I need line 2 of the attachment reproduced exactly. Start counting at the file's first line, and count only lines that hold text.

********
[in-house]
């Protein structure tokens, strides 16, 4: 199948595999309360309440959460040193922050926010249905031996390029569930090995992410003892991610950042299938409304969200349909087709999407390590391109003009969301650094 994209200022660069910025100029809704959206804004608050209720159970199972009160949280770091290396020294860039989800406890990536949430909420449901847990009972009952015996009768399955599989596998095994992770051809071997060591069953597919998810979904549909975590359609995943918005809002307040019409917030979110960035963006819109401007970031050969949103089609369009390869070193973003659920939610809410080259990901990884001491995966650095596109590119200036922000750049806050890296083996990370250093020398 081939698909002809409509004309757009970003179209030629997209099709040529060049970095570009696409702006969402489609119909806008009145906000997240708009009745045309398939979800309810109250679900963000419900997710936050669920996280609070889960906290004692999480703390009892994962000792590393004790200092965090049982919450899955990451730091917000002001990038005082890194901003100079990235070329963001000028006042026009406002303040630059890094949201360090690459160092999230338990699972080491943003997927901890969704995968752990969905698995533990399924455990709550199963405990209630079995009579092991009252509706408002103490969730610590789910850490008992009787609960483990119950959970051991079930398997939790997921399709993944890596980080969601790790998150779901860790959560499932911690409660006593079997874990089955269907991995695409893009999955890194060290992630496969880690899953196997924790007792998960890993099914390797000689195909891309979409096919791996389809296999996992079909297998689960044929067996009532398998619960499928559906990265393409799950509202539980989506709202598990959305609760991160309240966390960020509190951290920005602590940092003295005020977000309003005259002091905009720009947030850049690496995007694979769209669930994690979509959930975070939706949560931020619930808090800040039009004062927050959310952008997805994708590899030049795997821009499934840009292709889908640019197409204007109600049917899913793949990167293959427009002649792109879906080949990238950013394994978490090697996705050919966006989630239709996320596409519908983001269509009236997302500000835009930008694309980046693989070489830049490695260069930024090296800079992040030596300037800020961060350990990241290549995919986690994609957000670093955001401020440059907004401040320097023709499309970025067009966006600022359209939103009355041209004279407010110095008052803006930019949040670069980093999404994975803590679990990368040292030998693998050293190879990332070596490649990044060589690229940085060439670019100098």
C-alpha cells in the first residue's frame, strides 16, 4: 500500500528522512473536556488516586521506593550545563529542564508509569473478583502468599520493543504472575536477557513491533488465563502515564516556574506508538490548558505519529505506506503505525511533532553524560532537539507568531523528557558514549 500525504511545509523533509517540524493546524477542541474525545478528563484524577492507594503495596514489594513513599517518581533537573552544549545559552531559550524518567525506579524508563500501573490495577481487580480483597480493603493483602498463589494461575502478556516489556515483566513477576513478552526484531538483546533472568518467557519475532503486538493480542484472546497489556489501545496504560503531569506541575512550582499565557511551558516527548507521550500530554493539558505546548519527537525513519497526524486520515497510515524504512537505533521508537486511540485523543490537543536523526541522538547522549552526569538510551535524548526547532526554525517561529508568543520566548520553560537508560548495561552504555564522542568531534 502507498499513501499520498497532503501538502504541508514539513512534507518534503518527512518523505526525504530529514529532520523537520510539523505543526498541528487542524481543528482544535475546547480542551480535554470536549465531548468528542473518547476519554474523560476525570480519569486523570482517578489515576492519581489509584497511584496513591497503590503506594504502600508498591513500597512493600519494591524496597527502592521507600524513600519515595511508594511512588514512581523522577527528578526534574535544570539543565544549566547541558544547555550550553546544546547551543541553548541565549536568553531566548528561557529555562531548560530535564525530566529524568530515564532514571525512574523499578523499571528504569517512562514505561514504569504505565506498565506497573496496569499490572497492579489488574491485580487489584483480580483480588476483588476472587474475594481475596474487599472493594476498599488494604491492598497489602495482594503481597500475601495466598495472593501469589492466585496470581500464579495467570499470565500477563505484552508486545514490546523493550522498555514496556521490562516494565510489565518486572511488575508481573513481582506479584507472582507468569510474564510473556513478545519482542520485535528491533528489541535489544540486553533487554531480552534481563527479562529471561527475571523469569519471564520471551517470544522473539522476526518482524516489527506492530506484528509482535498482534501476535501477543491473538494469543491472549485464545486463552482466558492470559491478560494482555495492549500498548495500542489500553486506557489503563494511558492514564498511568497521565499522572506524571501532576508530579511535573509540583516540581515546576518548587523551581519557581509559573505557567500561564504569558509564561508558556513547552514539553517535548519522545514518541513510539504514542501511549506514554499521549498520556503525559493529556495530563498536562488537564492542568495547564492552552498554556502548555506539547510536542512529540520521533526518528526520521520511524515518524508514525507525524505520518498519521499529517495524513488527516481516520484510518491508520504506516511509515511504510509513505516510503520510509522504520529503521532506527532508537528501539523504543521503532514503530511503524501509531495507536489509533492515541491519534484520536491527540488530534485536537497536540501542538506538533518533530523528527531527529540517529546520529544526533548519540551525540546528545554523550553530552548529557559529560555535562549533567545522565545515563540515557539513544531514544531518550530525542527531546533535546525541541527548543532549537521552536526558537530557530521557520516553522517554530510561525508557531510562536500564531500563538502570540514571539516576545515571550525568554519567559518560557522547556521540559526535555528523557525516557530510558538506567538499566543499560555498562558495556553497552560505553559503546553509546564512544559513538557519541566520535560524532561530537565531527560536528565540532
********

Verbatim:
């Protein structure tokens, strides 16, 4: 199948595999309360309440959460040193922050926010249905031996390029569930090995992410003892991610950042299938409304969200349909087709999407390590391109003009969301650094 994209200022660069910025100029809704959206804004608050209720159970199972009160949280770091290396020294860039989800406890990536949430909420449901847990009972009952015996009768399955599989596998095994992770051809071997060591069953597919998810979904549909975590359609995943918005809002307040019409917030979110960035963006819109401007970031050969949103089609369009390869070193973003659920939610809410080259990901990884001491995966650095596109590119200036922000750049806050890296083996990370250093020398 081939698909002809409509004309757009970003179209030629997209099709040529060049970095570009696409702006969402489609119909806008009145906000997240708009009745045309398939979800309810109250679900963000419900997710936050669920996280609070889960906290004692999480703390009892994962000792590393004790200092965090049982919450899955990451730091917000002001990038005082890194901003100079990235070329963001000028006042026009406002303040630059890094949201360090690459160092999230338990699972080491943003997927901890969704995968752990969905698995533990399924455990709550199963405990209630079995009579092991009252509706408002103490969730610590789910850490008992009787609960483990119950959970051991079930398997939790997921399709993944890596980080969601790790998150779901860790959560499932911690409660006593079997874990089955269907991995695409893009999955890194060290992630496969880690899953196997924790007792998960890993099914390797000689195909891309979409096919791996389809296999996992079909297998689960044929067996009532398998619960499928559906990265393409799950509202539980989506709202598990959305609760991160309240966390960020509190951290920005602590940092003295005020977000309003005259002091905009720009947030850049690496995007694979769209669930994690979509959930975070939706949560931020619930808090800040039009004062927050959310952008997805994708590899030049795997821009499934840009292709889908640019197409204007109600049917899913793949990167293959427009002649792109879906080949990238950013394994978490090697996705050919966006989630239709996320596409519908983001269509009236997302500000835009930008694309980046693989070489830049490695260069930024090296800079992040030596300037800020961060350990990241290549995919986690994609957000670093955001401020440059907004401040320097023709499309970025067009966006600022359209939103009355041209004279407010110095008052803006930019949040670069980093999404994975803590679990990368040292030998693998050293190879990332070596490649990044060589690229940085060439670019100098």